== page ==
Theatre audiences have been spoilt throughout 2017 with a diverse range of programming from West Yorkshire Playhouse, The Grand, City Varieties, The Carriageworks, Stage@Leeds and more.
From dance to drama, musical to monologue, here are just some of the shows you shouldn't have missed throughout the year.
Theatre Royal Bath Productions has revived Relatively Speaking, Alan Ayckbourn's celebrated comedy, which is at Leeds Grand Theatre this week.
When Greg proposes to Ginny, he decides to secretly visit her parents for the first time. Following an address on the back of a cigarette packet, he finds his way to their home the break the good news. The problem is the address isn't that of her parents, rather the cosy detached home of his fiancée’s ex-flame Philip and his house proud wife Sheila.
Celebrating the music of The Beatles, Let It Be pulls into Leeds Grand Theatre this month. Tracing the beginnings of the Fab Four in Liverpool's Cavern Club to huge stadiums in the USA and beyond, the concert musical offers a host of classic hits from the band which helped shape popular music and defined a generation.
Let It Be tells the story of The Beatles through the songs which made the band a global phenomenon. Rattling through musical numbers at a breathless pace, the show covers a decade of hits in just over two hours, occasionally trimming numbers to provide a wealth of coverage.
This month for one week only, The Classic Thriller Theatre Company presents Rehearsal For Murder at Leeds Grand Theatre, as part of a national tour.
Set within a West End playhouse in 1989, tenacious director-writer Alex Dennison mourns the anniversary of his fiancee's apparent murder. Desperate to find the killer, Dennison reunites the cast of a fateful production, forcing the actors to re-enact the scene of the crime to unveil the murderer.
If the plot sounds like an early episode of Columbo then there's good reason. David Rogers' adaptation comes from a 1982 teleplay by crime authors Richard Levinson and William Link, best known for co-creating Murder She Wrote, Columbo and Scene of the Crime.
Andrew Lloyd Webber's Cats pounces into Leeds Grand Theatre this week as part of a national tour. Following a revived engagement at the London Palladium, the record-breaking musical is back; offering its trove of iconic songs and magical dance routines with a few unique upgrades.
This month, Chichester Festival Theatre brings its new production of Guys and Dolls to the Leeds Grand. Opening on Broadway in 1950, the musical ran for over a thousand performances, winning a Tony Award before being developed into a legendary movie starring Marlon Brando and Frank Sinatra. Featuring a host of instantly recognisable musical numbers such as Luck Be a Lady, this new staging promises audiences a nostalgic, uplifting experience.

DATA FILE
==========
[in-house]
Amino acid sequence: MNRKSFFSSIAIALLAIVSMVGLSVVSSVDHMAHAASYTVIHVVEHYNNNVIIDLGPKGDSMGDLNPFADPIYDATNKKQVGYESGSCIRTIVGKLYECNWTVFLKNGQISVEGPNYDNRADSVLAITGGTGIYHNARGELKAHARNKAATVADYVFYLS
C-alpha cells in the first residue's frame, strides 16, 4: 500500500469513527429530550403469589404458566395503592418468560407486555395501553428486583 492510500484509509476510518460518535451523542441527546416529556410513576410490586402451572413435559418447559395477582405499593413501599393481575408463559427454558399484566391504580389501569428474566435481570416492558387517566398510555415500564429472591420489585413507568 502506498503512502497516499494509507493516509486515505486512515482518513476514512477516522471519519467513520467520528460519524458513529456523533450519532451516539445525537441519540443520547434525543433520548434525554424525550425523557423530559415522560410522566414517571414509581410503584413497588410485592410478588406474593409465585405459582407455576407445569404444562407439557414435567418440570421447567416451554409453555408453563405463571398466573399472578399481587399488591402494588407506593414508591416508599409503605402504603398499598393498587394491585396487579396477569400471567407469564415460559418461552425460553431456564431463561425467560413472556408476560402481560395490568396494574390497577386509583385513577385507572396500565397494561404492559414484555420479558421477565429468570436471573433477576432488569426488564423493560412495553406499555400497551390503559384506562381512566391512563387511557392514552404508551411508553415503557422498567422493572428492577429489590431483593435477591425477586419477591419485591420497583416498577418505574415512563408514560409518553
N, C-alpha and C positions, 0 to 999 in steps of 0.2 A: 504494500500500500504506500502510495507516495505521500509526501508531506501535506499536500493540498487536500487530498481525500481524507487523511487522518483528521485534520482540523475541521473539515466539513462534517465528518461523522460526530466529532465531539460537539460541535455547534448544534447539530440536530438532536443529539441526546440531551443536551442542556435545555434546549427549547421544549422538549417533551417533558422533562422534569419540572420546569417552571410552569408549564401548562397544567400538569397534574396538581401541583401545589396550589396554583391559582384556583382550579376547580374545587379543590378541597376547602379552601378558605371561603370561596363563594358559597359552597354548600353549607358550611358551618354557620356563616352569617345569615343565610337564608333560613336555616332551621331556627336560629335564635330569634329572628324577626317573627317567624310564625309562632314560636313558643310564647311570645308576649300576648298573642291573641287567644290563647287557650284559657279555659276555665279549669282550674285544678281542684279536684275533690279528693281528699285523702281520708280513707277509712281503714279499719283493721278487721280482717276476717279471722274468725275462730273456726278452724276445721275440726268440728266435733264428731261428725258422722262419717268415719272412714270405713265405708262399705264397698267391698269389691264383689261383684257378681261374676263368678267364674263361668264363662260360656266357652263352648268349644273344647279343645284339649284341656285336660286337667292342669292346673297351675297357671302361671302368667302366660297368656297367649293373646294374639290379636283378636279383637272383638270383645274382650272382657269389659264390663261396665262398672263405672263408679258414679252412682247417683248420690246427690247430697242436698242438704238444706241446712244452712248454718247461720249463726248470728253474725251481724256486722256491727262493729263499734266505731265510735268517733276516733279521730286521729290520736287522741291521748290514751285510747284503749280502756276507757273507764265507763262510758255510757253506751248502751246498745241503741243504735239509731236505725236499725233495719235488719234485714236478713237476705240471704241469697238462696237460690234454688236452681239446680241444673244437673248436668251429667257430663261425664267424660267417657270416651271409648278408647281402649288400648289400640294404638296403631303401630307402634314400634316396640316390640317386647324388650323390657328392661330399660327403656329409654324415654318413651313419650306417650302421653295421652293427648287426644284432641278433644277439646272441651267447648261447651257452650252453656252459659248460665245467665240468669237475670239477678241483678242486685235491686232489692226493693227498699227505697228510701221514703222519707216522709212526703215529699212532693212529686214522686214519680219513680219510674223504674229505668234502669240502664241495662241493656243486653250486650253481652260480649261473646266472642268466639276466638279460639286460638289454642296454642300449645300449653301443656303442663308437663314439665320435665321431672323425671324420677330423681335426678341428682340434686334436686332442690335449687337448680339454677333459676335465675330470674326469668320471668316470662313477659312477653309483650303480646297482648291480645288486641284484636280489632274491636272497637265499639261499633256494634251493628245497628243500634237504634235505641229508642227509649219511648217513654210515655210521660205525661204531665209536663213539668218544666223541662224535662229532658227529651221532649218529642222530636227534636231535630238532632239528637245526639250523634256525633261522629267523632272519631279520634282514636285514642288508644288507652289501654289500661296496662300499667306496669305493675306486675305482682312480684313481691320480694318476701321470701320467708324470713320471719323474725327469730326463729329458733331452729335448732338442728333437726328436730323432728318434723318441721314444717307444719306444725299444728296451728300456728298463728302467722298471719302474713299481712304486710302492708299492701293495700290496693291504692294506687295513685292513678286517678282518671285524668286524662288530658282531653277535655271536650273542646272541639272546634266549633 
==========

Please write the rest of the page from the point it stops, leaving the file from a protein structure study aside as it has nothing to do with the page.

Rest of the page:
Guys and Dolls tells the colourful story of the prohibition era in New York. Alcohol and gambling is outlawed and petty crime rules the streets. Secret bars are rife and a subculture of men gamble with dice in the sewers. Above ground the drum-thumping Save-a-Soul Mission attempts to turn sinners to the light, led by the pious and beautiful Sarah Brown. Sky Masterson, a habitually slick gambler, accepts a wager to whisk a doll off to Havana and Sarah Brown becomes the mark. What begins as a bet soon blossoms into something else entirely different…
Musical adaptations of hit movies are a trend which seem to remain ever-popular. One of the latest is The Bodyguard, a big-budget staging of the 1992 movie sensation which swept Whitney Houston from popstar to global icon. This month, Alexandra Burke of The X-Factor fame takes on the role of Rachel Marron, as the musical stops of at Leeds Grand Theatre.
The plot couldn't be simpler: When superstar singer Rachel is subject to death threats from a mysterious stalker, Bodyguard Frank (Stuart Reid) is hired to protect the headstrong performer. Soon their tetchy relationship blooms into an awkward romance, with Frank choosing to make the ultimate sacrifice.
Celebrating its 21st anniversary, Riverdance hits Leeds Grand Theatre this month as part of a national tour.
The Irish line-dancing phenomena began as a performance piece in Dublin, supporting 1994's Eurovision Song Contest. This year the expanded dance show celebrates a landmark anniversary with a tour showcasing a cast of dancers born in the year of Riverdance's creation.
This Spring sees one of the longest-touring musicals return to the Leeds Grand Theatre. The first major collaboration between Andrew Lloyd Webber and Tim Rice, Joseph and the Amazing Technicolor Dreamcoat is one of the most celebrated musicals of recent years. Boasting stars such as Jason Donovan and Donny Osmond in the leading role, it has also proved to be a perennial favourite with families and particularly children.
Frazer Hines has been performing for sixty years on stage and screen. His work has taken him from Doctor Who and Emmerdale Farm to movies with Charlie Chaplin.
I spoke to him in the run up to his performance in Agatha Christie's And Then There Were None at Leeds Grand Theatre. As one of Yorkshire's sons returns to Leeds, I learn about his role in the show, reflecting on the past and looking to the future.
A Night at